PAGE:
Robert is better than I at ... or Robert is better than me at ...

(47 Posts)
DodoRevival Sun 27-Nov-16 11:59:58

Which is the correct one?

For the record I would use the latter. Someone who regards themselves as being better educated than me and having a higher standard of English than I do recently used the former.

I have never been formally taught grammar and interested to know which it should be; also can you explain (in plain English!) why please?

NetflixandBill Sun 27-Nov-16 12:18:23

I would say 'better than me' but i can't explain why! I do think some people overuse the 'I' instead of 'me'.

Worse is when people use 'myself'! Grrr

Floggingmolly Sun 27-Nov-16 12:20:54

Better than I am.

Pagwatch Sun 27-Nov-16 12:21:59

Robert sucks.

ElfingHeck Sun 27-Nov-16 12:22:45

Anything rather than 'Robert is better than myself at ...'

NicknameUsed Sun 27-Nov-16 12:23:10

This seems to be a recent thing. Surely common sense must tell you that if you are just referring to yourself you would know whether it should be me or I.

eg I went to the cinema - DP and I went to the cinema. You wouldn't use me in that case.

MIL came to the cinema with DP and me - not MIL came to the cinema with DP and I, or MIL came to the cinema with me because DP couldn't go. She din't come to the cinema with I.

Aaargh!

Are these people really that uneducated or are they trying to sound posh and failing spectacularly?

BratFarrarsPony Sun 27-Nov-16 12:24:15

Better than I am at...

BratFarrarsPony Sun 27-Nov-16 12:24:59

..because you would not say ..."me is good at that'

Bertieboo1 Sun 27-Nov-16 12:26:04

Better than me....

It's because grammatically Robert is the subject of the sentence (I think) not the speaker.

So 'I kicked the ball' I is the subject - I is doing the kicking.

But 'the ball was kicked at me' - someone else is doing the kicking, so me is used.

SwedishEdith Sun 27-Nov-16 12:27:18

Me. I has to be used with a verb? My grammar knowledge, like lots my age I suspect, is through learning French.

I think some people think I sounds posher so use it when they're not sure or want to sound formal.

BratFarrarsPony Sun 27-Nov-16 12:27:30

Nickname , some people, even quite educated ones, think that 'and I' is correct in all cases.
That is just what it is, a case - nominative or accusative...but probably best not to go there...smile
The best explanation is to remove the other person, as you said.

DodoRevival Sun 27-Nov-16 12:30:30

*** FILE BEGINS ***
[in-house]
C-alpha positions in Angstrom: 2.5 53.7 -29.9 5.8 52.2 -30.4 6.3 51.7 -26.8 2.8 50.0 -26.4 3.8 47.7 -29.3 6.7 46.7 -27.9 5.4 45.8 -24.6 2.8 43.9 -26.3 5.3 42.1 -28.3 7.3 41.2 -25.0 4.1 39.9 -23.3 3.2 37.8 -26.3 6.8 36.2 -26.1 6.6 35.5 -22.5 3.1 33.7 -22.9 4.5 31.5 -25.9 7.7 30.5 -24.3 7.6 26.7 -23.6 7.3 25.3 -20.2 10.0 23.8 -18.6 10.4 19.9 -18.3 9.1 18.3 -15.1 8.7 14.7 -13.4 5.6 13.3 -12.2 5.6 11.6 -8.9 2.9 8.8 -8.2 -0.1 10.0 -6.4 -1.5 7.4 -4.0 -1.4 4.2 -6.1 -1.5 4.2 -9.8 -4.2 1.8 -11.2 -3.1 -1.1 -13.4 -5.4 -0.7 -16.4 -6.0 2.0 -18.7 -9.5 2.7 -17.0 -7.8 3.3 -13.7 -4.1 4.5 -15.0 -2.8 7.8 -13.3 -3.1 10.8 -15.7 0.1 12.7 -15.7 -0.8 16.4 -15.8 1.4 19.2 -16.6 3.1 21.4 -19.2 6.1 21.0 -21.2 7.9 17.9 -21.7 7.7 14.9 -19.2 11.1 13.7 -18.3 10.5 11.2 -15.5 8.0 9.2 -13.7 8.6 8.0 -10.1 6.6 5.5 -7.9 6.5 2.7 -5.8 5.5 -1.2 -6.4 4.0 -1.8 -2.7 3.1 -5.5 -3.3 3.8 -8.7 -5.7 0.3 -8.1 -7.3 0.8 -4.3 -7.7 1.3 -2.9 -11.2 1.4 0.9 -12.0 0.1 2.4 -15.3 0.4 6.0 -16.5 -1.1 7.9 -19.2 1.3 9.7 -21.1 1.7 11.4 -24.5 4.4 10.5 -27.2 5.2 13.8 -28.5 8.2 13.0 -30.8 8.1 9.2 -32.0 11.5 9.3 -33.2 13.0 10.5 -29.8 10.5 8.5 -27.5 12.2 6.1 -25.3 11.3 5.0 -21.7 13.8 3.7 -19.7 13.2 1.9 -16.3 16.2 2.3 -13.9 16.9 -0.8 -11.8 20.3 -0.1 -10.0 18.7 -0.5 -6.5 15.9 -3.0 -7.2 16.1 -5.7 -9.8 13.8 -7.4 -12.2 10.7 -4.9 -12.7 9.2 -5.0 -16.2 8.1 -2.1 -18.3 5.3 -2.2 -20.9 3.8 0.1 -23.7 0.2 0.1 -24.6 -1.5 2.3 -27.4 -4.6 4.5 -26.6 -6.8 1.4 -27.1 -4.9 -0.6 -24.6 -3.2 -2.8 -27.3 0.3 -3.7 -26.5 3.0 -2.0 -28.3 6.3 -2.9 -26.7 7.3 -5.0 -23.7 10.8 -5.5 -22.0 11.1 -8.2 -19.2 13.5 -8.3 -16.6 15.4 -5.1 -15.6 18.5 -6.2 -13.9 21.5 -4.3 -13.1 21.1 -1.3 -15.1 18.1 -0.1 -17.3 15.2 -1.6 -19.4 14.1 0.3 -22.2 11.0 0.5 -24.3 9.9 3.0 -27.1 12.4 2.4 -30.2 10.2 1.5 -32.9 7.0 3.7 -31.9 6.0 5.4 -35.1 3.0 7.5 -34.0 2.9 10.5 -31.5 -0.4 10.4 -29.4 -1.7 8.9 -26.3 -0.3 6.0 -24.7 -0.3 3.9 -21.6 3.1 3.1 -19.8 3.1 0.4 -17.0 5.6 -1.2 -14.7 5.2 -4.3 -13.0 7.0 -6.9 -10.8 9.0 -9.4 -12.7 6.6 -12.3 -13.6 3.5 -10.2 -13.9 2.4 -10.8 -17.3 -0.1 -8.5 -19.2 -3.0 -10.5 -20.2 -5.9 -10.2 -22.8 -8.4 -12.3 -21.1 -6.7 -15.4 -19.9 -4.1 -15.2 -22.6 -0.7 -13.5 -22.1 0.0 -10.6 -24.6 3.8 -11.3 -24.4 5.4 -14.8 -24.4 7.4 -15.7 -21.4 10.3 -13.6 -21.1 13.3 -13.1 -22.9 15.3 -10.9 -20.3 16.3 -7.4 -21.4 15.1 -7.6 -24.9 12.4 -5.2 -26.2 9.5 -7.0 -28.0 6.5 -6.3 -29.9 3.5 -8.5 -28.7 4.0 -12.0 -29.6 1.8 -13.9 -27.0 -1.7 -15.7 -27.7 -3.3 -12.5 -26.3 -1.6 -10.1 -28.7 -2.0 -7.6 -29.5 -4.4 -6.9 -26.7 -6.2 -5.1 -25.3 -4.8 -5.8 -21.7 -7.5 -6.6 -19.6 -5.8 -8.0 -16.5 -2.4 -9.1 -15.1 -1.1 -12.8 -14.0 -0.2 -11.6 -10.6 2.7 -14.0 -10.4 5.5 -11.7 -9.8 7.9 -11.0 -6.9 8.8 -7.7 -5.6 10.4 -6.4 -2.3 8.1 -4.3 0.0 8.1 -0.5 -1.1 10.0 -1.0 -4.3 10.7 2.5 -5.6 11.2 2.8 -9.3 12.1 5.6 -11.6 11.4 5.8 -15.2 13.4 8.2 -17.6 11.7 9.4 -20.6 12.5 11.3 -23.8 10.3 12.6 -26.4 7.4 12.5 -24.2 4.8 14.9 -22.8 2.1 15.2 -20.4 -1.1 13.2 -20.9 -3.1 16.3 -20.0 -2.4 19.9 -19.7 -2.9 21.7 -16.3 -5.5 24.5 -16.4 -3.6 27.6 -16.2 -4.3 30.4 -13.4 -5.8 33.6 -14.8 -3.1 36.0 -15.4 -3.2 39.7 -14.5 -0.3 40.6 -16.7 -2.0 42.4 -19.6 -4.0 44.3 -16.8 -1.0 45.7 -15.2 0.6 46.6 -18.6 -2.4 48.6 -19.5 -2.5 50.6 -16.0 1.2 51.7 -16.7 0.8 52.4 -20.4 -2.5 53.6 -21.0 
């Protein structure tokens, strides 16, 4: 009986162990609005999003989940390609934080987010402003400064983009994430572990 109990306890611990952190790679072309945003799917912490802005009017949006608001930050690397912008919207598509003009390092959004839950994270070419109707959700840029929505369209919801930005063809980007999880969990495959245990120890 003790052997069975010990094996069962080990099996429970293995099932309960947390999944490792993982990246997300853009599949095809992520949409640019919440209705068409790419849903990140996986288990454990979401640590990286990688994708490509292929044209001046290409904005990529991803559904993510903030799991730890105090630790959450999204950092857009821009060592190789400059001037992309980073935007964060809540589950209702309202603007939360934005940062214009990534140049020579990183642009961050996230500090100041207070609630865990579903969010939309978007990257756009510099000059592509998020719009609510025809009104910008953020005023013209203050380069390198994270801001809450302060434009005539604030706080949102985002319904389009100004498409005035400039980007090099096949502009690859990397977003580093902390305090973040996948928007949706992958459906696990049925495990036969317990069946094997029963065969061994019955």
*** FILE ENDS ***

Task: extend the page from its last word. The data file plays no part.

have never been formally taught grammar

This is what I thought. However neither sentance makes sense without Robert!!

Maybe we should ask Robert ...

ginghamstarfish Sun 27-Nov-16 12:31:16

'I' for the subject, 'me' for the object - but correct grammar seems to be
optional these days!

DodoRevival Sun 27-Nov-16 12:31:29

What the heck!! That's not what I copied to quote!! I wrote that.

BratFarrarsPony Sun 27-Nov-16 12:33:31

oh yes this would make no sense without Robert...smile
I still think it would be 'than I am'...

callipygiana Sun 27-Nov-16 12:33:51

Pronouns for active voice:
I
You
He
She
It
We
They

Pronouns for passive voice
Me
You
Him
Her
It
Us
Them

E.g.
I love him
He loves me

You just need to work out who is doing the action (subject) and who is receiving it (object).

DodoRevival Sun 27-Nov-16 12:34:06

Why I'm interested is the person who used 'i' is well known for her superior knowledge of everything grammar. I was a bit taken a back that I felt she was wrong.

BratFarrarsPony Sun 27-Nov-16 12:35:43

that is not 'active and passive voice' Callipy

QueenMortificado Sun 27-Nov-16 12:36:03

My friend went to a vey posh school and is absolutely certain she was ALWAYS taught to say "I" because it is more polite

I've explained the whole "take away the other person from the sentence" thing many times and she doesn't get it

Would you ever say "here's a photo of I"? No, of course you wouldn't. So why would you say "here's a photo of John and I"?

DodoRevival Sun 27-Nov-16 12:38:20

You just need to work out who is doing the action (subject) and who is receiving it (object).

Hmmmmm.

<Looks blankly at screen>

This might be where I'm struggling ...

The sentence with 'am' in it does seem the most preferable, making both examples wrong!!

TyrannosauraRegina Sun 27-Nov-16 12:39:36

Easy way to tell: swap to third person. For some reason, people find first person much more confusing grammatically.

Robert is better than her at... - fine
Robert is better than she is at... - fine
Robert is better than she at... - no.

So that would mean:
Robert is better than me at...
Robert is better than I am at...
are both correct.

callipygiana Sun 27-Nov-16 12:43:23

I meant in the following, for example:

I built the house (active)
The house was built by me (passive).

DodoRevival Sun 27-Nov-16 12:44:27

TyrannosauraRegina which means my instinct was right and hers wrong by omission of 'am'

<Does a victory dance>

Not that I'm ever going to tell her!! That'd be too dangerous.

FenellaMaxwell Sun 27-Nov-16 12:44:54

It's I - What you are saying is 'Robert is better than I am at chess' 'I am not as good at chess as Robert'.

BratFarrarsPony Sun 27-Nov-16 12:47:24

yes but callipy this is not a question about the passive or active voice, it is about cases.
By throwing that in you are just confusing people! smile

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